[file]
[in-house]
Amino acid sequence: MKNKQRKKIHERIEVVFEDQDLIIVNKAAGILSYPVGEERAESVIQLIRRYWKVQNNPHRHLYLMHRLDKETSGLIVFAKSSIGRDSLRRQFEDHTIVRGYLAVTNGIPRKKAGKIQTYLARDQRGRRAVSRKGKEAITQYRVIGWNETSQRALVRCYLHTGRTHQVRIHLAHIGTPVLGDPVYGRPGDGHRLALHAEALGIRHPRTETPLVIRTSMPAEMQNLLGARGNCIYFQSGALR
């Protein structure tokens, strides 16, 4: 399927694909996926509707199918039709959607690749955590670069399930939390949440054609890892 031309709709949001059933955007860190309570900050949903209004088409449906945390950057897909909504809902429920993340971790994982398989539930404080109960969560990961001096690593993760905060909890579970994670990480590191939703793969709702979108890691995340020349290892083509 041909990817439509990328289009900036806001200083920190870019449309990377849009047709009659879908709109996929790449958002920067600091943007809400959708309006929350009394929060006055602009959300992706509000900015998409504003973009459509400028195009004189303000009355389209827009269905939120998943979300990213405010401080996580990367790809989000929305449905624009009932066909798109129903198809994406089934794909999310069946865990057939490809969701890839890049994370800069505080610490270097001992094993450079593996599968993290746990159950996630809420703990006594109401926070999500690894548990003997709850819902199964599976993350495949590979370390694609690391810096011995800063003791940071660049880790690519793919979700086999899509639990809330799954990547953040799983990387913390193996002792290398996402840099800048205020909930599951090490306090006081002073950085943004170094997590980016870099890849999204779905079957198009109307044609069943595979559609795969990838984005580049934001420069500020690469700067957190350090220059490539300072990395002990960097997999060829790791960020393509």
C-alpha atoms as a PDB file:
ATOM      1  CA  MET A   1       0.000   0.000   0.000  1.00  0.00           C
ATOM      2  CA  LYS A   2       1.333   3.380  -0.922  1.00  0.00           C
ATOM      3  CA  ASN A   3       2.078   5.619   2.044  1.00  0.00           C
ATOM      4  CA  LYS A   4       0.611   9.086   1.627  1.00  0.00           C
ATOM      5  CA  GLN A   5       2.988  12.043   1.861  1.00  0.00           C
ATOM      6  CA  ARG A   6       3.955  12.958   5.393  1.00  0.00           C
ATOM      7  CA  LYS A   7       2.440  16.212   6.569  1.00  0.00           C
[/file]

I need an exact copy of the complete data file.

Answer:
[in-house]
Amino acid sequence: MKNKQRKKIHERIEVVFEDQDLIIVNKAAGILSYPVGEERAESVIQLIRRYWKVQNNPHRHLYLMHRLDKETSGLIVFAKSSIGRDSLRRQFEDHTIVRGYLAVTNGIPRKKAGKIQTYLARDQRGRRAVSRKGKEAITQYRVIGWNETSQRALVRCYLHTGRTHQVRIHLAHIGTPVLGDPVYGRPGDGHRLALHAEALGIRHPRTETPLVIRTSMPAEMQNLLGARGNCIYFQSGALR
């Protein structure tokens, strides 16, 4: 399927694909996926509707199918039709959607690749955590670069399930939390949440054609890892 031309709709949001059933955007860190309570900050949903209004088409449906945390950057897909909504809902429920993340971790994982398989539930404080109960969560990961001096690593993760905060909890579970994670990480590191939703793969709702979108890691995340020349290892083509 041909990817439509990328289009900036806001200083920190870019449309990377849009047709009659879908709109996929790449958002920067600091943007809400959708309006929350009394929060006055602009959300992706509000900015998409504003973009459509400028195009004189303000009355389209827009269905939120998943979300990213405010401080996580990367790809989000929305449905624009009932066909798109129903198809994406089934794909999310069946865990057939490809969701890839890049994370800069505080610490270097001992094993450079593996599968993290746990159950996630809420703990006594109401926070999500690894548990003997709850819902199964599976993350495949590979370390694609690391810096011995800063003791940071660049880790690519793919979700086999899509639990809330799954990547953040799983990387913390193996002792290398996402840099800048205020909930599951090490306090006081002073950085943004170094997590980016870099890849999204779905079957198009109307044609069943595979559609795969990838984005580049934001420069500020690469700067957190350090220059490539300072990395002990960097997999060829790791960020393509």
C-alpha atoms as a PDB file:
ATOM      1  CA  MET A   1       0.000   0.000   0.000  1.00  0.00           C
ATOM      2  CA  LYS A   2       1.333   3.380  -0.922  1.00  0.00           C
ATOM      3  CA  ASN A   3       2.078   5.619   2.044  1.00  0.00           C
ATOM      4  CA  LYS A   4       0.611   9.086   1.627  1.00  0.00           C
ATOM      5  CA  GLN A   5       2.988  12.043   1.861  1.00  0.00           C
ATOM      6  CA  ARG A   6       3.955  12.958   5.393  1.00  0.00           C
ATOM      7  CA  LYS A   7       2.440  16.212   6.569  1.00  0.00           C